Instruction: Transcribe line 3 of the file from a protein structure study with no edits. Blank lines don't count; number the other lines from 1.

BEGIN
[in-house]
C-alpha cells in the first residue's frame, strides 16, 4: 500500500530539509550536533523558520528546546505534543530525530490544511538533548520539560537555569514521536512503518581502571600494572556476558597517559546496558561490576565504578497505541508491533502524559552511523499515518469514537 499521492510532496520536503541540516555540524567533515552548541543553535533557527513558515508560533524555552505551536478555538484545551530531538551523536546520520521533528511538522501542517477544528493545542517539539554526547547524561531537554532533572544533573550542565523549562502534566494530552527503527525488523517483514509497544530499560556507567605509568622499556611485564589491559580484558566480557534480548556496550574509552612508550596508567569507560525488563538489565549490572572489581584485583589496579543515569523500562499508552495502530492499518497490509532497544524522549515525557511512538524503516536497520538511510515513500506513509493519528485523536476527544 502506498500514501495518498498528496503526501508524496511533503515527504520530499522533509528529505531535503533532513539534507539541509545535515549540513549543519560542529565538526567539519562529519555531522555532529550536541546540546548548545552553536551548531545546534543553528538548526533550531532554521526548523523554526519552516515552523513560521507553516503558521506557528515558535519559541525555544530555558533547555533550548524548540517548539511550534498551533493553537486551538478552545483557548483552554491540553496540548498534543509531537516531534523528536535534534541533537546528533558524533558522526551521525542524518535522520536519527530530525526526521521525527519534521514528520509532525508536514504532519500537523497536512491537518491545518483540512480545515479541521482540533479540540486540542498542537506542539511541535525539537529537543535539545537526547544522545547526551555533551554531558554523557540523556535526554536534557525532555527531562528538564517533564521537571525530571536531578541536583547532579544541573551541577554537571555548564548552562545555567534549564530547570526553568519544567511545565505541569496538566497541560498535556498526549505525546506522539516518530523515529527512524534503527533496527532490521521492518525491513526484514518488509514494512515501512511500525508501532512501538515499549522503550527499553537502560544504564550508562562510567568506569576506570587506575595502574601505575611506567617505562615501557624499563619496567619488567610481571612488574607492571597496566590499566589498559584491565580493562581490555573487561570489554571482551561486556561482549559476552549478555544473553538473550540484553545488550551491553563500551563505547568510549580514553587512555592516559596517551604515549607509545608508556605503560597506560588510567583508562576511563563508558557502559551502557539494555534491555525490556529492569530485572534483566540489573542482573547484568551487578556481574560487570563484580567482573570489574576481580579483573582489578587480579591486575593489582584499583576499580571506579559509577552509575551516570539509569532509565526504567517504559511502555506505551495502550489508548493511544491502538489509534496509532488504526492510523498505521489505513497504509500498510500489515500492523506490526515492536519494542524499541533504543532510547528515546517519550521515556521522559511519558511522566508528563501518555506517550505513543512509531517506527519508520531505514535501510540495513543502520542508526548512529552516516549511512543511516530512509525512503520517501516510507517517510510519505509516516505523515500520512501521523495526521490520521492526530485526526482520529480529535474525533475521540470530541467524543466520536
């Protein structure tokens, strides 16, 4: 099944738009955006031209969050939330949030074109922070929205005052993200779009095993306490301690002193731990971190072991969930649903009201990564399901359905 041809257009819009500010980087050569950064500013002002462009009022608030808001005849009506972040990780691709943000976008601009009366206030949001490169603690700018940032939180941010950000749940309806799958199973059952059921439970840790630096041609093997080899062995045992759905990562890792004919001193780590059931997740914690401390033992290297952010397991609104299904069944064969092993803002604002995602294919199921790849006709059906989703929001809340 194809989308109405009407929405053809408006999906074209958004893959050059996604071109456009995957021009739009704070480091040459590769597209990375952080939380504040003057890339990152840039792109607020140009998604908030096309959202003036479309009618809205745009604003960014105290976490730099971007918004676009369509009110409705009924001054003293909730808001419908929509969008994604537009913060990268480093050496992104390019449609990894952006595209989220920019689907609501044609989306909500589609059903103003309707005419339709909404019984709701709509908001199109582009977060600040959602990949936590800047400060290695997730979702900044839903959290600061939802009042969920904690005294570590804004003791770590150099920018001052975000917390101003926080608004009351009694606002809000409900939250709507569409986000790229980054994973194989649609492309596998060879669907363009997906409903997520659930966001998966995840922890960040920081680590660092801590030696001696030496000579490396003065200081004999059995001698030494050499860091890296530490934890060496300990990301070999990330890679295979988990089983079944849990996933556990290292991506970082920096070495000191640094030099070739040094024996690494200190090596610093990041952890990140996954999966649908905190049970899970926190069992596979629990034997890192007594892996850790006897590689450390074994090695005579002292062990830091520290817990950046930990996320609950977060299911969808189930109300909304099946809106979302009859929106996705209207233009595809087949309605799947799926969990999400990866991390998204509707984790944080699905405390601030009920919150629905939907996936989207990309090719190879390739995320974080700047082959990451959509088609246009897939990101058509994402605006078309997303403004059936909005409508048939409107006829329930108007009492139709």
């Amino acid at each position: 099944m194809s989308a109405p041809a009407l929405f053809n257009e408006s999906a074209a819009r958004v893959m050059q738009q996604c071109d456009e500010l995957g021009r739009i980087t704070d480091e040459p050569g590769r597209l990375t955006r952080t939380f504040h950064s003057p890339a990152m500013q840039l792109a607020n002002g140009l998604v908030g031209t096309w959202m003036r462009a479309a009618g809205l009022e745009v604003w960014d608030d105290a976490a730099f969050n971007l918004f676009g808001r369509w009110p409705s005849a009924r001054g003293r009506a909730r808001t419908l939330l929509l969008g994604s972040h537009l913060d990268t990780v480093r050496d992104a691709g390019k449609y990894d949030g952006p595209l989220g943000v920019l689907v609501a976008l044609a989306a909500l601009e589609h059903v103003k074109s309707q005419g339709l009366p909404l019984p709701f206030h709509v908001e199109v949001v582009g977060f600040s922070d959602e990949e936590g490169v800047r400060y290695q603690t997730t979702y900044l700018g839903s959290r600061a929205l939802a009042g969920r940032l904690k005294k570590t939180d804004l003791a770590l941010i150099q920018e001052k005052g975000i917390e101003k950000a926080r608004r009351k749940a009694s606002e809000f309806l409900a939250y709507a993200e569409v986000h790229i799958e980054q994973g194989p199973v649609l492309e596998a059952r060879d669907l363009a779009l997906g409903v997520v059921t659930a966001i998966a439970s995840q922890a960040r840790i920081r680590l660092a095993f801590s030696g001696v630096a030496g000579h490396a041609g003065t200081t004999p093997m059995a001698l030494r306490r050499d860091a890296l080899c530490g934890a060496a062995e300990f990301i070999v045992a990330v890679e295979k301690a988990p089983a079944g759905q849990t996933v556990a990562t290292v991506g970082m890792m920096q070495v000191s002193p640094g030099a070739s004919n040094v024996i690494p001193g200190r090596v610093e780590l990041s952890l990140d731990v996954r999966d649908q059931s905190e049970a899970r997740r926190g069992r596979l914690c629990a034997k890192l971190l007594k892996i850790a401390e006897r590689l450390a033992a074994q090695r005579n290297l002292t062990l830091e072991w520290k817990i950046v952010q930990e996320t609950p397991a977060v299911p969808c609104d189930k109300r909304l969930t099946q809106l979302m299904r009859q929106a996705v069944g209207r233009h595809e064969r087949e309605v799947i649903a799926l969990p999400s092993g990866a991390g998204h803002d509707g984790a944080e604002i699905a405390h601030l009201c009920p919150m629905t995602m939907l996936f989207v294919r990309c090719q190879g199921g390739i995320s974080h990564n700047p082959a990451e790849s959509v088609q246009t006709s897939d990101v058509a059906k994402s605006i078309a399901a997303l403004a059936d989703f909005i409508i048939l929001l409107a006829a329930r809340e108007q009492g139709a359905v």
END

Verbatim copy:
């Protein structure tokens, strides 16, 4: 099944738009955006031209969050939330949030074109922070929205005052993200779009095993306490301690002193731990971190072991969930649903009201990564399901359905 041809257009819009500010980087050569950064500013002002462009009022608030808001005849009506972040990780691709943000976008601009009366206030949001490169603690700018940032939180941010950000749940309806799958199973059952059921439970840790630096041609093997080899062995045992759905990562890792004919001193780590059931997740914690401390033992290297952010397991609104299904069944064969092993803002604002995602294919199921790849006709059906989703929001809340 194809989308109405009407929405053809408006999906074209958004893959050059996604071109456009995957021009739009704070480091040459590769597209990375952080939380504040003057890339990152840039792109607020140009998604908030096309959202003036479309009618809205745009604003960014105290976490730099971007918004676009369509009110409705009924001054003293909730808001419908929509969008994604537009913060990268480093050496992104390019449609990894952006595209989220920019689907609501044609989306909500589609059903103003309707005419339709909404019984709701709509908001199109582009977060600040959602990949936590800047400060290695997730979702900044839903959290600061939802009042969920904690005294570590804004003791770590150099920018001052975000917390101003926080608004009351009694606002809000409900939250709507569409986000790229980054994973194989649609492309596998060879669907363009997906409903997520659930966001998966995840922890960040920081680590660092801590030696001696030496000579490396003065200081004999059995001698030494050499860091890296530490934890060496300990990301070999990330890679295979988990089983079944849990996933556990290292991506970082920096070495000191640094030099070739040094024996690494200190090596610093990041952890990140996954999966649908905190049970899970926190069992596979629990034997890192007594892996850790006897590689450390074994090695005579002292062990830091520290817990950046930990996320609950977060299911969808189930109300909304099946809106979302009859929106996705209207233009595809087949309605799947799926969990999400990866991390998204509707984790944080699905405390601030009920919150629905939907996936989207990309090719190879390739995320974080700047082959990451959509088609246009897939990101058509994402605006078309997303403004059936909005409508048939409107006829329930108007009492139709």